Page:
Lola & Lark is a new children’s subscription box offering high-quality toys and activities to promote language skills and imaginary play.
Each box will include a collection of books, toys, pretend play props, craft kits, activities, and more — all based around a different monthly theme. Lola & Lark selects only high quality products from trusted brands such as Melissa and Doug, Eeboo, Petit Collage, & Chronicle Books, as well as occasional handcrafted items from small businesses. The boxes are designed to inspire your child’s pretend play, crafting, and reading abilities, while building critical thinking, pre-academic, vocabulary, comprehension, speaking, and social skills.
Disclosure: I received this box for review purposes. I was not compensated in any way. All opinions are my own. Post may contain affiliate and/or referral links.
Subscriptions are $39.95/month for their Small Box (3 toys or activities, along with a book), or $49.95/month for their Large Box (at least 5 toys or activities, along with a book).
Let’s see what’s in my July 2017 Lola & Lark (Large) Box!
Everything was shipped in a plain brown box via Priority Mail.
A peek inside!
An info sheet revealed the theme of July’s box — Farmer’s Market! — and included tips on how to get the most out of the items inside.
Melissa & Doug Wooden Food Set
We LOVE Melissa & Doug toys over here, so I was excited to see this cute wooden crate of (also wooden) veggies, fruits, grains, and dairy products. (Complete set sold here.) We received a tomato, lemon, bulb of garlic, loaf of bread, stick of butter, and carton of milk — all tucked inside of a wooden crate. Lola & Lark suggests playing a guessing game with your child by having them describe how each food feels, its shape, size, and color in order to help you (or a sibling) guess which food they’re describing. This helps your child work on and increase their vocabulary skills.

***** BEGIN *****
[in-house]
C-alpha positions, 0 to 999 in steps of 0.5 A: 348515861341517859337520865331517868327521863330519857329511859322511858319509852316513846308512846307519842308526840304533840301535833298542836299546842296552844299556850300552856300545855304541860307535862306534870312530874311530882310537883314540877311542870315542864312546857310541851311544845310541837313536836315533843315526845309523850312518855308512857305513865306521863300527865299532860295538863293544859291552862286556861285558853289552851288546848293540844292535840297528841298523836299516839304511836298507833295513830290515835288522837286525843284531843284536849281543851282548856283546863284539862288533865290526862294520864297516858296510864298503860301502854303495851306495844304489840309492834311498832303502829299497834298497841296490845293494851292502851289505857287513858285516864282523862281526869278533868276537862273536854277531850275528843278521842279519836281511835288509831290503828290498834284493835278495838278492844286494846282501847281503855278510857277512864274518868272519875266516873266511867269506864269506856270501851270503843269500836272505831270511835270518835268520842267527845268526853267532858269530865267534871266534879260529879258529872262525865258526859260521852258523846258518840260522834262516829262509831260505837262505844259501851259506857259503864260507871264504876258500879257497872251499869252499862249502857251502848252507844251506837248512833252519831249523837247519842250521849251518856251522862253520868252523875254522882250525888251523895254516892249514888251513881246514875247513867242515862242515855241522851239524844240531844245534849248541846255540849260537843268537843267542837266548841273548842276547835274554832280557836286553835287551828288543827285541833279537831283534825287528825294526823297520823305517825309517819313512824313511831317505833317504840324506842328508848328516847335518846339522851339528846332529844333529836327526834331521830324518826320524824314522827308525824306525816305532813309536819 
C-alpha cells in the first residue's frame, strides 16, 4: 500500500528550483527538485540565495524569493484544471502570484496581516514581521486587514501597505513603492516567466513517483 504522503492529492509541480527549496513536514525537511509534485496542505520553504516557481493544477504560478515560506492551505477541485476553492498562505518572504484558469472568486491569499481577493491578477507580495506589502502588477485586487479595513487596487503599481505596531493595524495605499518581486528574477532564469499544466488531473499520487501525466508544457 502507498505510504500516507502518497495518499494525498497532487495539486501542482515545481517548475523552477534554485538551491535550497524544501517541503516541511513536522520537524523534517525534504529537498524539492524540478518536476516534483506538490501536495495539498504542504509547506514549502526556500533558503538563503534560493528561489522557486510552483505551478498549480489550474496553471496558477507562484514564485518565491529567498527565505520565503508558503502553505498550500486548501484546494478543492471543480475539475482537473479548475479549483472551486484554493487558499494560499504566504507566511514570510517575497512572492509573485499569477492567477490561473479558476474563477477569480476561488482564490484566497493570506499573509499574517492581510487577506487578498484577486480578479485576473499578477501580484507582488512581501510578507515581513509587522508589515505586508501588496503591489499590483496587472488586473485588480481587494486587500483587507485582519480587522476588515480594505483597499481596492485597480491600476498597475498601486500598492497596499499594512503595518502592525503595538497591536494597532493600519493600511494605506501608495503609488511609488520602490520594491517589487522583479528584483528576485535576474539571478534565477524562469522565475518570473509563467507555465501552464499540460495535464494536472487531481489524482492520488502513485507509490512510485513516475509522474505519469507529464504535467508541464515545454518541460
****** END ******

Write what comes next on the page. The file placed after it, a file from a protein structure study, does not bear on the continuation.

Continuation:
A small pouch of pretend — but quite realistic! — bills were provided, along with a handful of plastic coins. Play money is great for practicing counting, sorting, and more. A green cardboard basket was also included to use in your child’s pretend farmer’s market.
Farmer’s Market Bag Craft
When visiting a farmer’s market, you’ll certainly need something to carry all that produce! Your child could design their own using the fabric tote, brush, and paints provided. The info sheet suggested making veggie stamp prints by cutting a bell pepper across the middle, applying paint to the cut portion, and stamping it on the bag.
eeBoo Green Market Puzzle Spinner Game
This adorable game is perfect for younger kids to work on their colors, food groups, matching, sorting, and turn-taking. The rules are super easy for kids to grasp too. — Simply spin to collect fresh products in the various food groups and try to be the first to complete your farm stand. So cute! Can’t wait to play this with my girls. 🙂
Folkmanis Little Hare Puppet
Awww, I love this little guy! We’ve gotten a few puppets from Folkmanis before, and they’re always so nicely made and fun to play with. The info sheet didn’t mention any suggestions for using this bunny, but I think it’s pretty self-explanatory. 😉
Eating the Alphabet by Lois Ehlert
A colorful little board book chock full of fruits & vegetables sorted by each letter of the alphabet. The info sheet suggests having your child tell you about what they see on each page and asking open-ended questions to help them expand their expressive language skills.
Lastly, there was a trio of artificial tulips — because what farmer’s market is complete without some freshly-picked flowers? 🙂
I am beyond impressed with the July “Farmer’s Market” box from Lola & Lark! The theme itself was perfect for summer and all of the items went along with it nicely. It was great to see products from our favorite brands like Melissa & Doug and eeBoo included in the mix. I also liked the fact that so many of the items were ideal for open-ended play, long after the initial unboxing/exploration. I didn’t do a cost breakdown for each item, but the Green Market game alone sells for $18 on Amazon, so I’d say the value is certainly there. 🙂
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